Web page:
As you know, shame is the painful feeling of our lives which arises in our consciousness when we or someone close to us, has done something dishonest, deceitful, improper or dishonorable. When cast in shame, we feel that we have not lived up to our values. We feel fundamentally embarrassed about ourselves. We feel unlovable because of things we have done, or perhaps that we believe we have done to others. The more shameful we feel, the more secretive we become. So, shame deals a second blow. After shame's acknowledgment of internal guilt, it turns even deeper upon itself by burying the perceived deception and dishonesty deep within the soul. Truth becomes buried with shame. We gasp for breath to speak the shame we feel.

"I will change their shame into praise," says God in Zephaniah. In other words, through the fire of pain, God refines and redefines shame as praise. God says, take that interior feeling or worthlessness and guilt, and love yourself as I love you. Stop beating yourself. Start loving yourself. Forgive yourself as I forgive you.

You who stand in the December darkness, cast your cares upon God, and step into the light of God's promise! Take the "shoulds" of your life - which simply imply nothing is good enough - and accept the truth that you are good enough! Why are these words so hard for many of us to hear? Do we fear that pride will overtake us if we are kind to ourselves? Often our egos get in the way! But, we need to trust that God, who promises the turning of shame into praise, will deliver on his promises!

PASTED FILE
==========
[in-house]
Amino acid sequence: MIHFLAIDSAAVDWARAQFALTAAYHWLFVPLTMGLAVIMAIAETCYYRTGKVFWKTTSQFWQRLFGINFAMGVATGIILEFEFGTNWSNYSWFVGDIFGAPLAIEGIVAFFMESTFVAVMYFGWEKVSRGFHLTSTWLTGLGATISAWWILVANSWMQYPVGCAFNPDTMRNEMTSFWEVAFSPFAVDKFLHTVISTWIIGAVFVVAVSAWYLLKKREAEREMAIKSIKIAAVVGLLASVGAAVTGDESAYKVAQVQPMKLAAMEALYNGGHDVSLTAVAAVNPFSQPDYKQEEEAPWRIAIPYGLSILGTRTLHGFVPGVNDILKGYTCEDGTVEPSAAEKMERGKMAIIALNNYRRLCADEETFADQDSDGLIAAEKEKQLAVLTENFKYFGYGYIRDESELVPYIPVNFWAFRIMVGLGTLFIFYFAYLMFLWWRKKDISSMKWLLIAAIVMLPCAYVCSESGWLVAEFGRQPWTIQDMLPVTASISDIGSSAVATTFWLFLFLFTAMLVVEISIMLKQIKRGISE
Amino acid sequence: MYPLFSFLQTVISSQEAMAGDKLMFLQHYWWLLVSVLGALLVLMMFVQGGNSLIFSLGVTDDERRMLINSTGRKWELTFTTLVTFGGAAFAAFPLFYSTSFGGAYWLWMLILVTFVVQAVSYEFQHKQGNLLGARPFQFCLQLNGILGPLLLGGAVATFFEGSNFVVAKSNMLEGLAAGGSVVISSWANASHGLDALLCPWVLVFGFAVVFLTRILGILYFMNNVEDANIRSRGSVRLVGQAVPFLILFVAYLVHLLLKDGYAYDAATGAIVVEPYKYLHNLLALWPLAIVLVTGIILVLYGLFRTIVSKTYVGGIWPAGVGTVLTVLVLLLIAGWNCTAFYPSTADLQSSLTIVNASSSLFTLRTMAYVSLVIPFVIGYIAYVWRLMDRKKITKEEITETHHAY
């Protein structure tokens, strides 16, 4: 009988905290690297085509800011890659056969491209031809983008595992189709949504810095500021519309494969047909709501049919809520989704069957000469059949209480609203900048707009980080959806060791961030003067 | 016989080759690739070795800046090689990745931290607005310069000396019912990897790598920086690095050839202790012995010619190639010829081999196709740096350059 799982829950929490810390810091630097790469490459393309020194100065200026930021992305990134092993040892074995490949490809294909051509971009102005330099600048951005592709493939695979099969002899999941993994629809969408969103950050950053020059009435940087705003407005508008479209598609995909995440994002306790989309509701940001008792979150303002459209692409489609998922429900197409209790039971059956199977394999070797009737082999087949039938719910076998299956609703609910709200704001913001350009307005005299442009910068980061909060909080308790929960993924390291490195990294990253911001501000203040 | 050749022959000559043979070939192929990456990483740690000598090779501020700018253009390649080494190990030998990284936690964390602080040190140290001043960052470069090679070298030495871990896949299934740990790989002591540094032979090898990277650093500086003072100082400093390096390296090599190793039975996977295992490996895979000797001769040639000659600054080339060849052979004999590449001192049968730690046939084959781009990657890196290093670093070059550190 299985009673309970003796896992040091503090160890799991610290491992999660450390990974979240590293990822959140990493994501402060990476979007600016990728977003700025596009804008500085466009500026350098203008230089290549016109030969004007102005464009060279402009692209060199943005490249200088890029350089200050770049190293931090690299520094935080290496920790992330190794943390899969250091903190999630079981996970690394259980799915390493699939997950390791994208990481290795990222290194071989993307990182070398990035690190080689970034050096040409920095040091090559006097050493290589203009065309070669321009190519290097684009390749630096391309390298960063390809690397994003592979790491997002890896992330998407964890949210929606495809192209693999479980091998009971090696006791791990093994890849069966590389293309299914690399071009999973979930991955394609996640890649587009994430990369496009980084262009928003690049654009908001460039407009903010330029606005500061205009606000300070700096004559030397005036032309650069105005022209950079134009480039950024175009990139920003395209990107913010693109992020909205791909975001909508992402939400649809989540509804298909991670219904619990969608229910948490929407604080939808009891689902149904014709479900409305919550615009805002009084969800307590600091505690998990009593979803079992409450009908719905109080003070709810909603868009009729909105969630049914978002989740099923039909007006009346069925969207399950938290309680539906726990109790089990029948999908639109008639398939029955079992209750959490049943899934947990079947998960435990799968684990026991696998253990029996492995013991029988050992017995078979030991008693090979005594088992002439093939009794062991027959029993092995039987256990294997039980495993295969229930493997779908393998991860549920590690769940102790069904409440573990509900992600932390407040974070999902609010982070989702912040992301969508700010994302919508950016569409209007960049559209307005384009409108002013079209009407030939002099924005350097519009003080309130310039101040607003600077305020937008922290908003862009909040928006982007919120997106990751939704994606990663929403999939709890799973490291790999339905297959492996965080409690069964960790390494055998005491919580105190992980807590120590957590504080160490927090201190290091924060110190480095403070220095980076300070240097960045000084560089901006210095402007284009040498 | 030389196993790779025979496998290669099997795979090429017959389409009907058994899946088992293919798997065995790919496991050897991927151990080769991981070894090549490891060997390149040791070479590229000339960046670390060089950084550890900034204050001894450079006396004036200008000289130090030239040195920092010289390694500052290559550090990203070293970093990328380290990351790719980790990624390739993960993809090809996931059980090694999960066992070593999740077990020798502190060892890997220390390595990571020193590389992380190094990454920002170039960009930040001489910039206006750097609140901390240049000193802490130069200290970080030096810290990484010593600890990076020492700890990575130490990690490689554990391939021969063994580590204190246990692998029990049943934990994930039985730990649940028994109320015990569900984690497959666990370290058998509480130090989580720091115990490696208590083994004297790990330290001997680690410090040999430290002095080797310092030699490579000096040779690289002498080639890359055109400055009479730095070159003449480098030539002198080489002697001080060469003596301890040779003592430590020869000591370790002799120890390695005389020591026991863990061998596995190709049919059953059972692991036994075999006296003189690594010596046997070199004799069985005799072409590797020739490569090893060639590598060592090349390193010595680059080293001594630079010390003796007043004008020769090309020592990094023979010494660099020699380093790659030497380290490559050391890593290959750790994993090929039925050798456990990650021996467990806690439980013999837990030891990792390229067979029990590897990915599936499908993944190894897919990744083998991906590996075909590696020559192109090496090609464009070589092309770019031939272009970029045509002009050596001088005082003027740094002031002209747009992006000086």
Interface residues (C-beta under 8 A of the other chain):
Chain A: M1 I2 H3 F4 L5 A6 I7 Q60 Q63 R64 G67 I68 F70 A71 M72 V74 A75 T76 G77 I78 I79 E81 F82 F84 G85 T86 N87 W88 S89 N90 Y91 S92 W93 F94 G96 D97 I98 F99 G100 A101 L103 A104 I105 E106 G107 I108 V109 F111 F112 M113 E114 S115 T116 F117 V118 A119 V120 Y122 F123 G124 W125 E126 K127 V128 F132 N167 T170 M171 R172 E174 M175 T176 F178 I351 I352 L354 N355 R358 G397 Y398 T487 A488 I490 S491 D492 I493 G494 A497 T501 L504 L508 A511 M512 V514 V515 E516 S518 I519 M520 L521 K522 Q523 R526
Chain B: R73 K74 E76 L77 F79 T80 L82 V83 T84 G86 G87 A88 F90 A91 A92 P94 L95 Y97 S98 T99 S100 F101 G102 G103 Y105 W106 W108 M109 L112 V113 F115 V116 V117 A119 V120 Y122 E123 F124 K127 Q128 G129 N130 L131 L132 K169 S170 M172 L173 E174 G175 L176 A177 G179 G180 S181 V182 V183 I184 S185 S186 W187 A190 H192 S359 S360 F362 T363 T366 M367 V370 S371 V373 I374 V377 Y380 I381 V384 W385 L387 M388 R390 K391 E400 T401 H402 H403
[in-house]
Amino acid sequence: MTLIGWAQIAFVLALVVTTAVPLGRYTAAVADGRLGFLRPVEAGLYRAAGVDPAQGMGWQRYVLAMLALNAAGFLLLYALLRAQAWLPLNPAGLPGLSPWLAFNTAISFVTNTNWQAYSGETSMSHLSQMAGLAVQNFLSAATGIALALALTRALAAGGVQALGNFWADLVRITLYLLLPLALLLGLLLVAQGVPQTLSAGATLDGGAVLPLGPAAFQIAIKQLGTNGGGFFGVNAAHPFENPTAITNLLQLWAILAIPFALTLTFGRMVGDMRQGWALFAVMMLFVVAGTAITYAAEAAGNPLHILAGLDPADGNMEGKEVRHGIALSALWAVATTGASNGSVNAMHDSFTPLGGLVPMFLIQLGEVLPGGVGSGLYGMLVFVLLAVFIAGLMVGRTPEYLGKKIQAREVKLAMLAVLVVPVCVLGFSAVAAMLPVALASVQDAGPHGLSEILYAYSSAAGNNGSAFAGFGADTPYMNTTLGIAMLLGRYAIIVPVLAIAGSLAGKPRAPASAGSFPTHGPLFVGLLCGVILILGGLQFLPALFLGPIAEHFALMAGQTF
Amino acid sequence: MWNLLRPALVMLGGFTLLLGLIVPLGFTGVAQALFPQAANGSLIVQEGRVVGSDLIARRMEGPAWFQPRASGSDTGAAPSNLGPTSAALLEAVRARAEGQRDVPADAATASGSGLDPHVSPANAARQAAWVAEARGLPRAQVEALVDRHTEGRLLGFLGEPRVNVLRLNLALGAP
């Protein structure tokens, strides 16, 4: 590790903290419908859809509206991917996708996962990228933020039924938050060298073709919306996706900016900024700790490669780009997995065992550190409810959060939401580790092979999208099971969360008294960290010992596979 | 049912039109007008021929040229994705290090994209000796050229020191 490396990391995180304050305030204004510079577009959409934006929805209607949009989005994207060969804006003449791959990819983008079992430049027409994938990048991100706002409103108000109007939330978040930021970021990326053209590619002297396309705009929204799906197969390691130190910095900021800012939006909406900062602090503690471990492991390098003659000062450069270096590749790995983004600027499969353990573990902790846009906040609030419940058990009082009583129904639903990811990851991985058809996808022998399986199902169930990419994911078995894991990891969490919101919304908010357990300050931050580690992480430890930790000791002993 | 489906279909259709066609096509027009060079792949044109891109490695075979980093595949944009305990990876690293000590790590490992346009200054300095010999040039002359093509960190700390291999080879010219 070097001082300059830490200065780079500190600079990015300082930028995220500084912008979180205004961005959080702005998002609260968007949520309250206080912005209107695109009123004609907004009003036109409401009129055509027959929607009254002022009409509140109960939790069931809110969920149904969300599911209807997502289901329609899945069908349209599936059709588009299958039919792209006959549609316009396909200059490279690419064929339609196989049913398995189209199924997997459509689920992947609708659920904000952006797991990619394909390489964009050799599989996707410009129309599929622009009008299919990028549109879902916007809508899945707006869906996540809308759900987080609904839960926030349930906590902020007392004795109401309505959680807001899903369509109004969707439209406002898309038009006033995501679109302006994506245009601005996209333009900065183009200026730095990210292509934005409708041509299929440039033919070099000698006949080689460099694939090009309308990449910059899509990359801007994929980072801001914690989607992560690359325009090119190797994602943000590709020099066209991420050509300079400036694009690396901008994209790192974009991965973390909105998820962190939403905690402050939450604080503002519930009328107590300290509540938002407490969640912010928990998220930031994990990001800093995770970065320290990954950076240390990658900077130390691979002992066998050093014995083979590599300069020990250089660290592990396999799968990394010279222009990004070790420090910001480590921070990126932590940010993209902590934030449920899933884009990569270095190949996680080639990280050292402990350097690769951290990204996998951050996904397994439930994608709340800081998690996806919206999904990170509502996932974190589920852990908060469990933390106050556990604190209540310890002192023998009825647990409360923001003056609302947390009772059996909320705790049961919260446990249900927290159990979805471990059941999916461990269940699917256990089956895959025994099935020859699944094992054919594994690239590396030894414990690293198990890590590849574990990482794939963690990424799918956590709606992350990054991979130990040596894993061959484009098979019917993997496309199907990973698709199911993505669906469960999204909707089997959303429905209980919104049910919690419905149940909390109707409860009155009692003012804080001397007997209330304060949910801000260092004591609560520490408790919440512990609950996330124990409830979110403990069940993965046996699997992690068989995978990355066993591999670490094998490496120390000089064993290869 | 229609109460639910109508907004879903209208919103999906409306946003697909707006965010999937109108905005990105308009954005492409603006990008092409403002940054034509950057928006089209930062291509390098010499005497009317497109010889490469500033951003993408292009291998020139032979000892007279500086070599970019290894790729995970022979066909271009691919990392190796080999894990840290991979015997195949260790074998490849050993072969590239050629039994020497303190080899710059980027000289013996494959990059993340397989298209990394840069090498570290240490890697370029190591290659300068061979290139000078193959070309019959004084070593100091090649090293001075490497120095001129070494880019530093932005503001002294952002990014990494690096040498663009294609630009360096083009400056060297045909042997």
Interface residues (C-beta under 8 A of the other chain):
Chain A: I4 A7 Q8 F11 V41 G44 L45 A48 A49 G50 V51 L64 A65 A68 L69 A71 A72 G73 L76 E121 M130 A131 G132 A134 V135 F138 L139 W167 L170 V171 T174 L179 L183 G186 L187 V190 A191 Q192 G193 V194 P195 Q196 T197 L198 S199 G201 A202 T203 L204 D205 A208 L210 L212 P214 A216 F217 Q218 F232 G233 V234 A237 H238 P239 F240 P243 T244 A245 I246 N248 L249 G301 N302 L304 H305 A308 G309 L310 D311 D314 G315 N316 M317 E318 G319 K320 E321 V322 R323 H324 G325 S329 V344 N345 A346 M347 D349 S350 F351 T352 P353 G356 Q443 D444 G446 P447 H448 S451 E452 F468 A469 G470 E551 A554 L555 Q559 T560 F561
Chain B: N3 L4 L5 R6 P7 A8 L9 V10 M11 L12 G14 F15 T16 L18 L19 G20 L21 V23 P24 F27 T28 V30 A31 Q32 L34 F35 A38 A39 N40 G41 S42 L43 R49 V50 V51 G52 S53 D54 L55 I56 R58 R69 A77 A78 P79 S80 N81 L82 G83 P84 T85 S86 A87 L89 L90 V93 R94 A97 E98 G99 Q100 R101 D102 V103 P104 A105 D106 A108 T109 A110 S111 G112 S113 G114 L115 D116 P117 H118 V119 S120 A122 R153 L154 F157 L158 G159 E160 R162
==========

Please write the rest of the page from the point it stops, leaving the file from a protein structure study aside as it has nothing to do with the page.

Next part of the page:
Mildred Howells has written: "And so it criticized each flower, this supercilious seed; until it woke one summer hour and found itself a weed." Shame is the supercilious seed of Mildred Howells verse, eating away at our souls in this December darkness.

The key to unlocking the door of December darkness is humility. Remember Zephaniah's words: "Seek the Lord, all you humble of the land who do his commands . . . seek humility and perhaps you may be hidden from the day of the Lord's wrath" (2:3). In our December darkness, God comes in great humility as a newborn child to save us. God comes as a newborn child to remind us and recall us to ways of economic justice and personal and social righteousness. God comes as a newborn child to refine our shame. God comes with an unimaginable invasion of humility and holiness.

In December darkness, trust in God to reach into the deep recesses of your shame and pull you through by the power of God's unconditional love and grace. In December darkness, God will carry you to a place of forgiveness, bathed in the eternal light of hope. Amen.

Copyright 2003, The First Congregational Church